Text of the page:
Sunday, April 18, 2010
Many have been advocating for a "good faith" defense when a rogue employee does an act within the corporation that is diametrically opposed to company policy (see here). There is an understanding that corporate compliance cannot control every action, and that on occasion the best of corporations will not be able to control the activities of an employee that goes beyond what the corporation authorizes. The difficulty here is in deciding whether the corporation really allowed for this activity and then decided when caught that this was unauthorized, or whether the corporation truly had a corporate compliance program that tried to preclude this activity.
Place this backdrop on the recent disclosure that individuals may have destroyed videotapes that may have provided evidence of improper interrogation techniques by individuals, perhaps ones associated with the CIA. If there was an ongoing investigation into the interrogation methods being used, the destruction of evidence relevant to that investigation would be wholly improper and perhaps criminal. The first question will be whether there was an ongoing investigation, and whether these individuals were aware or should have been aware of that investigation. If so, the destruction of possible evidence could be considered an obstruction of justice.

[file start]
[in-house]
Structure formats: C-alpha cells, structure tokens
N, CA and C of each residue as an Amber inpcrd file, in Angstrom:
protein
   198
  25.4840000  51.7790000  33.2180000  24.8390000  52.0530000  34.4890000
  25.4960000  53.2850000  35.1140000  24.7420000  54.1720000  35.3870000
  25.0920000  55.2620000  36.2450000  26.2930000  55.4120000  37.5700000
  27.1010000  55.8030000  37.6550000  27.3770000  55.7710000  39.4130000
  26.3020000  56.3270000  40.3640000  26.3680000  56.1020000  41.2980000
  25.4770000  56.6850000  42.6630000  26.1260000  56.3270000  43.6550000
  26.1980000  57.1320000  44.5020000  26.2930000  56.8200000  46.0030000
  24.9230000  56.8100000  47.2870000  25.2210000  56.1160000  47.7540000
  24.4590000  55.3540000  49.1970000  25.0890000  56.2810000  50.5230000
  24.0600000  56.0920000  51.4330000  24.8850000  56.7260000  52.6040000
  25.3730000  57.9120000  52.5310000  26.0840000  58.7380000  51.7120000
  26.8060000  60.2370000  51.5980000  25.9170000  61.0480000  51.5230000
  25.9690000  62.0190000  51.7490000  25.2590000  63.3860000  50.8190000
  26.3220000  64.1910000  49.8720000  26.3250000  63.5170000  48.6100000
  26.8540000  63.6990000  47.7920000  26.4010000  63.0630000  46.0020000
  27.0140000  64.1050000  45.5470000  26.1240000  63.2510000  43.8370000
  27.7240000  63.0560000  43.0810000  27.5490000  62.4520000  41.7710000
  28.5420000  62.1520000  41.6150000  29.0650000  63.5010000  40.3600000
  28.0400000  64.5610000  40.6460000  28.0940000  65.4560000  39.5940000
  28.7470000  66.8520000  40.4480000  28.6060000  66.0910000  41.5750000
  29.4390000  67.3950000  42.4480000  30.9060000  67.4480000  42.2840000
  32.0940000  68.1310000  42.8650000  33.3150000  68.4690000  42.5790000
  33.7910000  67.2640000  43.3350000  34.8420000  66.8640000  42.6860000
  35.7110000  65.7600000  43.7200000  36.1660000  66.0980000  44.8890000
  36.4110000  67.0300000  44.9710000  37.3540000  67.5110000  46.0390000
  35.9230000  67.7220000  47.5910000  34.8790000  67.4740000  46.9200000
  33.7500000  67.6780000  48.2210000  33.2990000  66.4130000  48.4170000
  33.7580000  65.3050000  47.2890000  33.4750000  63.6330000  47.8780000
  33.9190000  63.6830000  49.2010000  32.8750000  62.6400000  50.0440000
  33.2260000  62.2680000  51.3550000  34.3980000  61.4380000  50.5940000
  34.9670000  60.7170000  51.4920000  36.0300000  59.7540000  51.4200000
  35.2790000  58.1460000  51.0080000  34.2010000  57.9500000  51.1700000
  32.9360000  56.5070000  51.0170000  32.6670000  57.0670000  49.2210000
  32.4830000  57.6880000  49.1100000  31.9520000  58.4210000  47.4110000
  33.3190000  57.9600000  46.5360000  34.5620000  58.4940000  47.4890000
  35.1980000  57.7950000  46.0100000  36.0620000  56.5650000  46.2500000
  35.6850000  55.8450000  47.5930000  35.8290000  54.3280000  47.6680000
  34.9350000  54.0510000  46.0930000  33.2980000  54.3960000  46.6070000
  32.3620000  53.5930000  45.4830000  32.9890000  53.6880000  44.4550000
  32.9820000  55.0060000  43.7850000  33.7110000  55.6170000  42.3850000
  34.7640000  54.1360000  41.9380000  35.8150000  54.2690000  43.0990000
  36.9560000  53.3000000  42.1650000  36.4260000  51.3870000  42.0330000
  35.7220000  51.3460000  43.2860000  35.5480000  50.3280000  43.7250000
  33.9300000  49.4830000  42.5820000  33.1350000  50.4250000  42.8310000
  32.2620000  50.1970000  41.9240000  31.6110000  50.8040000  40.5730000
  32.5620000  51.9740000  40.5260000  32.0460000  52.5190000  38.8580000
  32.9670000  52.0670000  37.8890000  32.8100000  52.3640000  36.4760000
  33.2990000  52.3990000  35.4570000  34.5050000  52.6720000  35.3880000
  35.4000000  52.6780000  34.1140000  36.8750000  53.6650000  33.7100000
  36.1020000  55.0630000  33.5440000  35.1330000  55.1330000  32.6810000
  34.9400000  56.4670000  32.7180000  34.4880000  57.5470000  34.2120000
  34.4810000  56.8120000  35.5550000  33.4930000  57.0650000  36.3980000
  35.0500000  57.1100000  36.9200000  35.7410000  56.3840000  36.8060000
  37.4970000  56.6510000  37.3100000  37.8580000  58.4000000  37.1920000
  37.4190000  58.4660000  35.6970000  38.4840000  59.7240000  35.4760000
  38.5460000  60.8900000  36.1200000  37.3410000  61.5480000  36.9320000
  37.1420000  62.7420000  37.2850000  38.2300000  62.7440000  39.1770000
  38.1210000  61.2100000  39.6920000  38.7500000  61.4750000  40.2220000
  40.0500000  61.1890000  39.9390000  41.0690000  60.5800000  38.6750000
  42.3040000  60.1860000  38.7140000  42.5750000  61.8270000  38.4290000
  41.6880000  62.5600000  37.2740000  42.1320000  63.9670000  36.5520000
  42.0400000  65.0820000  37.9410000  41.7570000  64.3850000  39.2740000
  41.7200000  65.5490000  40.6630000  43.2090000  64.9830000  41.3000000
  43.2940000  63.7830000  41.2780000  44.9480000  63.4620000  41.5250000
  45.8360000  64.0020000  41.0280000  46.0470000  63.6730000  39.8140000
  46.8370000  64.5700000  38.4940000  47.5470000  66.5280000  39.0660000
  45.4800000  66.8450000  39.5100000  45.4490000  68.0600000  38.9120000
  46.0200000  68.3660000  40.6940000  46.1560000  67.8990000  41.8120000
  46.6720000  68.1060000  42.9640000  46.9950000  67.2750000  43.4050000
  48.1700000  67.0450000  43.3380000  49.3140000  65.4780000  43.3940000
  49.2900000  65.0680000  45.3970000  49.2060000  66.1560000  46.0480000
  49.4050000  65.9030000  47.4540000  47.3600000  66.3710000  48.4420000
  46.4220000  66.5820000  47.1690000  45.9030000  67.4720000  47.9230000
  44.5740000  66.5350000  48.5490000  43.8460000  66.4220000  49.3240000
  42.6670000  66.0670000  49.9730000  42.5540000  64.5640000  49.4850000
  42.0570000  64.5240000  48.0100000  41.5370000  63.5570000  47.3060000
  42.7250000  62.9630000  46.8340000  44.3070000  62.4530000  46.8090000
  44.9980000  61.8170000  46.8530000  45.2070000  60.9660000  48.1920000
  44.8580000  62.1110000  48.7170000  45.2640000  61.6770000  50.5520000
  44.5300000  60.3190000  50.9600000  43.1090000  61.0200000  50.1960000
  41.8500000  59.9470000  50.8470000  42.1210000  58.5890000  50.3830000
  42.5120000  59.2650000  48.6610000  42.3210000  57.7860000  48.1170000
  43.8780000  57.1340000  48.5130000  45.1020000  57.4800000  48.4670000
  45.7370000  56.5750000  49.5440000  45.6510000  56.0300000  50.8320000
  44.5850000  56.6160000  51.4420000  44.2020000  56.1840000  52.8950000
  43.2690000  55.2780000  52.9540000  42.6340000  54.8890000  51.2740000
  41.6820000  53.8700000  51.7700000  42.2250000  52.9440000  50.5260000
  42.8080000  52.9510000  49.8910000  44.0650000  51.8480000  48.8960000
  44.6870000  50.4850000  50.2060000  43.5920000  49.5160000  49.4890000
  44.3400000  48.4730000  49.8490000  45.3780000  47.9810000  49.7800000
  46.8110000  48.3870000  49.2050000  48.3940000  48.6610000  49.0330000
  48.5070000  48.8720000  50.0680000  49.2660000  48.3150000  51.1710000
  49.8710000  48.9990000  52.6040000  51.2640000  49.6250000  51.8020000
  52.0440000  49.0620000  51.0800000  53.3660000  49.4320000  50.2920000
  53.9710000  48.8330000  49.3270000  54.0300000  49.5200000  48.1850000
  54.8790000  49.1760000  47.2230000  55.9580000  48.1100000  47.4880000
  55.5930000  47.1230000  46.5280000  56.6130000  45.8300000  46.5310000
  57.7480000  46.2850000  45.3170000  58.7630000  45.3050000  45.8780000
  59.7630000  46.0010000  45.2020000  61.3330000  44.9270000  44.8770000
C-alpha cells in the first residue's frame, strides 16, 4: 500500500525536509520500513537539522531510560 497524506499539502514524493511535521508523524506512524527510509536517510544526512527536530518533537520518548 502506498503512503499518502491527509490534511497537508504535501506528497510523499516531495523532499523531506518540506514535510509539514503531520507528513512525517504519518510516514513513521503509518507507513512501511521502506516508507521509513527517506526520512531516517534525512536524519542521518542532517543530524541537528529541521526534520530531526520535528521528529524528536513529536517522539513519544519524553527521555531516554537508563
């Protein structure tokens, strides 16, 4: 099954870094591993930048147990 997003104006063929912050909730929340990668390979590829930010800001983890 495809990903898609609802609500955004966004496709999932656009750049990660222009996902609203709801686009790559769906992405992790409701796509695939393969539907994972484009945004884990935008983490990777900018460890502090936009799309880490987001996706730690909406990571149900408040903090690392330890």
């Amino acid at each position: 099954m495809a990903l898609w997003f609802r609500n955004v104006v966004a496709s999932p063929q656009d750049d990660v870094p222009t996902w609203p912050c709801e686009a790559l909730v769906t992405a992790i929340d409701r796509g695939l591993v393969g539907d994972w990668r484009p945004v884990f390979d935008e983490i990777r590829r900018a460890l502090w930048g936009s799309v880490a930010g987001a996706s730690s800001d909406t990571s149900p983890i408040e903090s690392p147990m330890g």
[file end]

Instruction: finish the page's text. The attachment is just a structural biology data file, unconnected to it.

News reports say that white house counsel Miers and CIA lawyer Rizzo were "livid" and "upset" to learn of this destruction. (see Mark Mazzetti, NYTimes, C.I.A. Document Details Destruction of Tapes). But the real question should be how could this have happened and what kind of compliance measures were in place to make certain that this would not happen. If this were a corporation, the fact that leaders were displeased with the activity of individuals within the entity would not serve to keep that entity from being held criminally liable of the conduct of the rogue employees.
The CIA is not a corporation, but if the government is demanding that corporations are going to be subject to penalties for the acts of rogue employees, then they too must bear the same consequences when someone bypasses their internal directives.